Our Lady of Lourdes Medical Center & The Heart House Participating in Research Study Using Adult Stem Cells for Chronic Cardiac Condition

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Our Lady of Lourdes Medical Center and The Heart House participate in clinical study to determine whether a patient’s own stem cells can relieve chronic chest pain caused by coronary artery disease.

Our Lady of Lourdes Medical Center and The Heart House are participating in a clinical study to determine whether a patient’s own (autologous), adult, stem cells are safe and can relieve chronic chest pain caused by coronary artery disease, as well as increase their ability to walk/exercise.

The RENEW study, sponsored by Baxter Healthcare Corporation and endorsed by the FDA to support a Biologic License Application for investigational CD34+ cell therapy, is a Phase III clinical trial to test the safety and efficacy of CD34+ stem cells. The study is being conducted at only 50 sites in North America and will involve approximately 440 patients.

The Principal Investigator, Vijay Verma, MD, FACC, and Sub-Investigator Andrew Zinn, MD, both interventional cardiologists with Cardiovascular Associates of the Delaware Valley (The Heart House), performed the first procedure at Our Lady of Lourdes Medical Center on April 25, 2013. The patient suffers from severe refractory angina, with two of the three arteries that supply oxygen to the heart completely blocked and is unable to undergo conventional revascularization.

“The patient suffers chest pain every day due to the blockages,” said Dr. Verma. “She has exhausted all other optimal therapies, including angioplasty, bypass surgery and enhanced external counter pulsation (EECP) to relieve the persistent chest pain.”

Patients enrolled in the study are randomly assigned to undergo the procedure or receive the standard of care. Patients in the procedure group are blindly randomized to receive either the stem cells or a placebo.

Forty-eight hours prior to the procedure, Dr. Verma conducted Apheresis procedure to selectively withdraw cells from the patient’s bloodstream. These cells were sent to a special lab where CD34+ cells were extracted and sent back to the hospital for injection into the patient’s heart. Derived from bone marrow, CD34+ cells are comprised of endothelial progenitor cells, which may be able to regenerate heart tissue and develop into new blood vessels. Previous Phase I & Phase II clinical trials have shown that the administration of the CD34+ cells were safe, and a reduction in chest pain and increased ability to exercise was noted in people with myocardial ischemia, or lack of oxygen flow to the heart tissue.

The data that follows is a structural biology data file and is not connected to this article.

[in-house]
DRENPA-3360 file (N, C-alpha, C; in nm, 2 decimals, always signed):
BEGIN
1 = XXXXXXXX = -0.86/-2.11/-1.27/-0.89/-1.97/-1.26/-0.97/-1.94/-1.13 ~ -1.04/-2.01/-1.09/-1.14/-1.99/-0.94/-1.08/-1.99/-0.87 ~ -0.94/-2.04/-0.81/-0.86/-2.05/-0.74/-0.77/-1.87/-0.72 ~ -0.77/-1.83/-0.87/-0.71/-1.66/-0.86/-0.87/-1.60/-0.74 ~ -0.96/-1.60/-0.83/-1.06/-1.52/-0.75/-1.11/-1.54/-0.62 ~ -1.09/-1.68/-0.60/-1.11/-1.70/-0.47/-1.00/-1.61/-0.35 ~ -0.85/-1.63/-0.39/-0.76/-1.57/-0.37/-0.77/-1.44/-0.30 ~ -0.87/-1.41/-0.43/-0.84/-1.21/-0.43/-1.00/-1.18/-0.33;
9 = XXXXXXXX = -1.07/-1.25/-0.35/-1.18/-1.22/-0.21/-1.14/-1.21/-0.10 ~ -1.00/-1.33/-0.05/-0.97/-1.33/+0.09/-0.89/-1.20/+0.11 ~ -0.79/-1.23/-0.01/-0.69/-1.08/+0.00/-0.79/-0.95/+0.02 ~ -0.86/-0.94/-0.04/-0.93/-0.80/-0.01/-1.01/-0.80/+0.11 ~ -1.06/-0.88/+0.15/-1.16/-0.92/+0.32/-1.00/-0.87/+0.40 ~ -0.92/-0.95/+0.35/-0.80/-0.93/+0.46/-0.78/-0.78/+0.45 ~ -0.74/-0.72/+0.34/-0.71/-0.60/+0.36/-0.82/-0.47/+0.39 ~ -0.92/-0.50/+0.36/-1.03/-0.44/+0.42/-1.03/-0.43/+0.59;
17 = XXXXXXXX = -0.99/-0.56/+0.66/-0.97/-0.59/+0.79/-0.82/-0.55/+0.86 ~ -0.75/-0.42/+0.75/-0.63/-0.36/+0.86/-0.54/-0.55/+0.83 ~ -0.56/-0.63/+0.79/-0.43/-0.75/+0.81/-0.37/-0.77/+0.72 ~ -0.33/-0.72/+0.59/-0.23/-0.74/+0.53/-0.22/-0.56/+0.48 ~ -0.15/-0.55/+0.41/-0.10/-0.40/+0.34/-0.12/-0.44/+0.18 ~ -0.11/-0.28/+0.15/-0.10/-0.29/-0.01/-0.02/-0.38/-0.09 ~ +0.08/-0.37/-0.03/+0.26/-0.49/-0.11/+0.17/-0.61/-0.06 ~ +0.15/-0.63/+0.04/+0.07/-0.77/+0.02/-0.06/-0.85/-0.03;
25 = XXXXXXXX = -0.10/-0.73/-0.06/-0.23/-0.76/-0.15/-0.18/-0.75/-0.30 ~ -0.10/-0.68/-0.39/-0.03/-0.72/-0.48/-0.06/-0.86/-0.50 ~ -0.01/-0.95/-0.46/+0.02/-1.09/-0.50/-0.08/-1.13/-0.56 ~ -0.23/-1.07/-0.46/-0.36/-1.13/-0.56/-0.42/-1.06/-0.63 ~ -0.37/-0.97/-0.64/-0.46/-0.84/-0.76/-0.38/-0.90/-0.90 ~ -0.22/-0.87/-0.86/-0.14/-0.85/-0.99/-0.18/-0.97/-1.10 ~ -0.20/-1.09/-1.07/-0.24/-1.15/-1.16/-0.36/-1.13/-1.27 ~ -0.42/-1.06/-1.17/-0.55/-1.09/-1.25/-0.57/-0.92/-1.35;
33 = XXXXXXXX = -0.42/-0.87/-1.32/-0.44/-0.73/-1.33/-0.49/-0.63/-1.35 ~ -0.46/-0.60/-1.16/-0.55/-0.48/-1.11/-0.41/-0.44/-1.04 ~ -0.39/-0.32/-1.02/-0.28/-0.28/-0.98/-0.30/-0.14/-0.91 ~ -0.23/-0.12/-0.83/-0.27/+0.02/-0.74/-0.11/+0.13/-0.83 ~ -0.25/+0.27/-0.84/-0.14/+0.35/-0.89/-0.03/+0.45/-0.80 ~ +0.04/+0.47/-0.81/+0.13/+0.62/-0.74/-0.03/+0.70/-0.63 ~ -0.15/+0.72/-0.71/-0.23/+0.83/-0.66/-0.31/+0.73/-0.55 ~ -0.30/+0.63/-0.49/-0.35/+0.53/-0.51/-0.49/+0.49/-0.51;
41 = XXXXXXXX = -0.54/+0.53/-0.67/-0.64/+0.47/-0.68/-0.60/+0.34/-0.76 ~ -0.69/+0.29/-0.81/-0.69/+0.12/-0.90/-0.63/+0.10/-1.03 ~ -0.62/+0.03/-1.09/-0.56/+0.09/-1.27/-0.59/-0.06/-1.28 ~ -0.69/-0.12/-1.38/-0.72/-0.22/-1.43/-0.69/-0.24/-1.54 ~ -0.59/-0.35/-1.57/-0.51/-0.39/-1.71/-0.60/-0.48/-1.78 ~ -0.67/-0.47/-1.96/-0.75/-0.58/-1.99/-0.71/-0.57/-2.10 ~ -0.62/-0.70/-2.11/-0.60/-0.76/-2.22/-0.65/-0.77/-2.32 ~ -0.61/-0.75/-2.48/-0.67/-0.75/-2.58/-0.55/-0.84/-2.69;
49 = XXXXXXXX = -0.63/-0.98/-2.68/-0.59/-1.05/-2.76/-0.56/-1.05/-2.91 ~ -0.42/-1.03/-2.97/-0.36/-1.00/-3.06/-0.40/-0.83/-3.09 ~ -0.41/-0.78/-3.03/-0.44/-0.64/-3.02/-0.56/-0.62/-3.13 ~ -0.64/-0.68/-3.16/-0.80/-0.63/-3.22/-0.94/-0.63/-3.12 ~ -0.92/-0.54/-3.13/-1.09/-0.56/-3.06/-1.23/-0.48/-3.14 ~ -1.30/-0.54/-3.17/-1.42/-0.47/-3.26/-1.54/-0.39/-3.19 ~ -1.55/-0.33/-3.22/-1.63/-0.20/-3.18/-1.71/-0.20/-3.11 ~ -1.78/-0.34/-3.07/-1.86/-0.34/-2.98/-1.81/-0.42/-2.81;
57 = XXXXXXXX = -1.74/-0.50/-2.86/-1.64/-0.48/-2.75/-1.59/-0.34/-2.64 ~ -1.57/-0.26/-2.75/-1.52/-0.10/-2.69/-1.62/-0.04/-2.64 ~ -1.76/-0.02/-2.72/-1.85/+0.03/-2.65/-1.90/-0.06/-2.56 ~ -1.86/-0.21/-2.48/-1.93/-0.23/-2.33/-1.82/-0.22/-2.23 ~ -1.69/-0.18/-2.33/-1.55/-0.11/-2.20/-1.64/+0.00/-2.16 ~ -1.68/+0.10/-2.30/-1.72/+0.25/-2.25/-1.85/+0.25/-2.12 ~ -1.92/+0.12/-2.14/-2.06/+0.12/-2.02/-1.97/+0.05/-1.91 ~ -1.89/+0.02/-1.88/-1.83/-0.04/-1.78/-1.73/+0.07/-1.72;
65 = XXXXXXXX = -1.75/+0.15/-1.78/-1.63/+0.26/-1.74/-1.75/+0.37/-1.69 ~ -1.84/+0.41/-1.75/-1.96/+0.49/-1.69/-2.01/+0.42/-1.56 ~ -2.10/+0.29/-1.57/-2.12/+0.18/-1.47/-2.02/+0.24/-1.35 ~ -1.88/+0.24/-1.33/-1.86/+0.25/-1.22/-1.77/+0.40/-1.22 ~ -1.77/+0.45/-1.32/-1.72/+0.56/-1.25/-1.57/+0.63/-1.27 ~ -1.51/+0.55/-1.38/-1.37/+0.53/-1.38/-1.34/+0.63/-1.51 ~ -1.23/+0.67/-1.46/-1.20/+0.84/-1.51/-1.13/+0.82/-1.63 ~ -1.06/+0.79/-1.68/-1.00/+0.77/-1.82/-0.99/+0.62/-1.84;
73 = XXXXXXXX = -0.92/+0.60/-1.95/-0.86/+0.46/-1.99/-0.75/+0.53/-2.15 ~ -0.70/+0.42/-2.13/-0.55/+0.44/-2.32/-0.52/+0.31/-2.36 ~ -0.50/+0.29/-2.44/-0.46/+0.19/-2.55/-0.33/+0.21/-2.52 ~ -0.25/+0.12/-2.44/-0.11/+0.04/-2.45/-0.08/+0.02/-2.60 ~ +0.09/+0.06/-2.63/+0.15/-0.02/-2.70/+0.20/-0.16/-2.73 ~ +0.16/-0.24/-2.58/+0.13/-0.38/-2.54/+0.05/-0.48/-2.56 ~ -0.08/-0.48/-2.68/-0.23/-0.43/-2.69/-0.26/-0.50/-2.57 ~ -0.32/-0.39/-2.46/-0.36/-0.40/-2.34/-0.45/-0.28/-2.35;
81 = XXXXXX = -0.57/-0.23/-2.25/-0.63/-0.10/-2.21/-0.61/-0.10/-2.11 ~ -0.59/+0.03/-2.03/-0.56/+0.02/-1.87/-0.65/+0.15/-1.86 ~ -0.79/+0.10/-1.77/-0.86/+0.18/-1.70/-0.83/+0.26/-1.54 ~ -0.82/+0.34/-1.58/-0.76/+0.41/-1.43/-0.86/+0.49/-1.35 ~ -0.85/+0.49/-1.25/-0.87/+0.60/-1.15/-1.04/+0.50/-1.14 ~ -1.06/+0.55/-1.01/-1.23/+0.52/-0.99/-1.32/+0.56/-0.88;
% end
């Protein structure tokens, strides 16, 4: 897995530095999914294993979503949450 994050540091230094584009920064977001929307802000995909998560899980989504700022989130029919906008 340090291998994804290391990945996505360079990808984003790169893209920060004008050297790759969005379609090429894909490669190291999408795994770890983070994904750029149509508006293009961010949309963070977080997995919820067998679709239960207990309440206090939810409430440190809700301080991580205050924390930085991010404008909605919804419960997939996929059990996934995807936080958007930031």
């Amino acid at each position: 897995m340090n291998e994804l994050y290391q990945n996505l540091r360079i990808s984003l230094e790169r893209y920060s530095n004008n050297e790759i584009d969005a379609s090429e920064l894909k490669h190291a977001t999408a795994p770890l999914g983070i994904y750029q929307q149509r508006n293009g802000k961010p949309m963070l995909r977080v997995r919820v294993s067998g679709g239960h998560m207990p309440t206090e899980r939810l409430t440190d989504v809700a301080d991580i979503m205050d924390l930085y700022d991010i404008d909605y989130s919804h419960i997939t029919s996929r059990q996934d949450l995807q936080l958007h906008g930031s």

During the nearly four-hour procedure, Dr. Verma and his team created an electrical map of the patient’s heart to locate the damaged area they believed might be causing the chest pain. Using a catheter threaded through the patient’s groin area to the heart, Dr. Verma injected the patient’s CD34+ stem cells into areas of heart muscle with poor blood circulation. Neither Dr. Verma nor the patient knows if the stem cells or a placebo were injected until after the trial is completed and data has been obtained and evaluated.

“We will follow her for the next two years to see whether the injections improve her chest pain and her tolerance to exercise,” said Dr. Verma.

To learn if you are eligible to participate in the study, visit http://www.renewstudy.com.

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Lauren Markin
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